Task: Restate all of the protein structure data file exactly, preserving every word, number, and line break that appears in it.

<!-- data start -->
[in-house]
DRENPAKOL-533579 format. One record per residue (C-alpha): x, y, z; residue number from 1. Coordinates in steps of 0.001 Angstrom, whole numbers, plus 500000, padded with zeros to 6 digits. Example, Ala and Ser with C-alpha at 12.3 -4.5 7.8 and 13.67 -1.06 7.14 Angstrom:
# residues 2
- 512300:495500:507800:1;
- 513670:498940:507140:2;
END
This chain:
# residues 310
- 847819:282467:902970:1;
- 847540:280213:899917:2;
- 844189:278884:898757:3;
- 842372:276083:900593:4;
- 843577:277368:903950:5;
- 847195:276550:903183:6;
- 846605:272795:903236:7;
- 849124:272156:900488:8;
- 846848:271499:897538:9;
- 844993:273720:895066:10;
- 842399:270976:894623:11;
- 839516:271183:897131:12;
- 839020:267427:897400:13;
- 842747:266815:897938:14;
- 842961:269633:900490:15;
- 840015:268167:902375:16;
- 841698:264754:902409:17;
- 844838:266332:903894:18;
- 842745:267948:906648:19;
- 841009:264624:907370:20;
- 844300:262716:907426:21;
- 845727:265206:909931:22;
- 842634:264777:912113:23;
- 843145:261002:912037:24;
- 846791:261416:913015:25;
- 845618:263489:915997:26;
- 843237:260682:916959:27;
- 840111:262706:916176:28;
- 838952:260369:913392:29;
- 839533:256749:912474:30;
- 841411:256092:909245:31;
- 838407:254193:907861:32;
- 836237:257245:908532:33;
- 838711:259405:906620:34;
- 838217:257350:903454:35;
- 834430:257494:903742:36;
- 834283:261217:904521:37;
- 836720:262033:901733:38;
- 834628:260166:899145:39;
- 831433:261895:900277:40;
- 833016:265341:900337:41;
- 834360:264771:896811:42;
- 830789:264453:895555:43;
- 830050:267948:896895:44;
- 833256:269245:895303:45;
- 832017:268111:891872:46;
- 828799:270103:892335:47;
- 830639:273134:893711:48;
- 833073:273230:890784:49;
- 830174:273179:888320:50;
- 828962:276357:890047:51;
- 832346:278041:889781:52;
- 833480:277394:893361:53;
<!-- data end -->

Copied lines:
[in-house]
DRENPAKOL-533579 format. One record per residue (C-alpha): x, y, z; residue number from 1. Coordinates in steps of 0.001 Angstrom, whole numbers, plus 500000, padded with zeros to 6 digits. Example, Ala and Ser with C-alpha at 12.3 -4.5 7.8 and 13.67 -1.06 7.14 Angstrom:
# residues 2
- 512300:495500:507800:1;
- 513670:498940:507140:2;
END
This chain:
# residues 310
- 847819:282467:902970:1;
- 847540:280213:899917:2;
- 844189:278884:898757:3;
- 842372:276083:900593:4;
- 843577:277368:903950:5;
- 847195:276550:903183:6;
- 846605:272795:903236:7;
- 849124:272156:900488:8;
- 846848:271499:897538:9;
- 844993:273720:895066:10;
- 842399:270976:894623:11;
- 839516:271183:897131:12;
- 839020:267427:897400:13;
- 842747:266815:897938:14;
- 842961:269633:900490:15;
- 840015:268167:902375:16;
- 841698:264754:902409:17;
- 844838:266332:903894:18;
- 842745:267948:906648:19;
- 841009:264624:907370:20;
- 844300:262716:907426:21;
- 845727:265206:909931:22;
- 842634:264777:912113:23;
- 843145:261002:912037:24;
- 846791:261416:913015:25;
- 845618:263489:915997:26;
- 843237:260682:916959:27;
- 840111:262706:916176:28;
- 838952:260369:913392:29;
- 839533:256749:912474:30;
- 841411:256092:909245:31;
- 838407:254193:907861:32;
- 836237:257245:908532:33;
- 838711:259405:906620:34;
- 838217:257350:903454:35;
- 834430:257494:903742:36;
- 834283:261217:904521:37;
- 836720:262033:901733:38;
- 834628:260166:899145:39;
- 831433:261895:900277:40;
- 833016:265341:900337:41;
- 834360:264771:896811:42;
- 830789:264453:895555:43;
- 830050:267948:896895:44;
- 833256:269245:895303:45;
- 832017:268111:891872:46;
- 828799:270103:892335:47;
- 830639:273134:893711:48;
- 833073:273230:890784:49;
- 830174:273179:888320:50;
- 828962:276357:890047:51;
- 832346:278041:889781:52;
- 833480:277394:893361:53;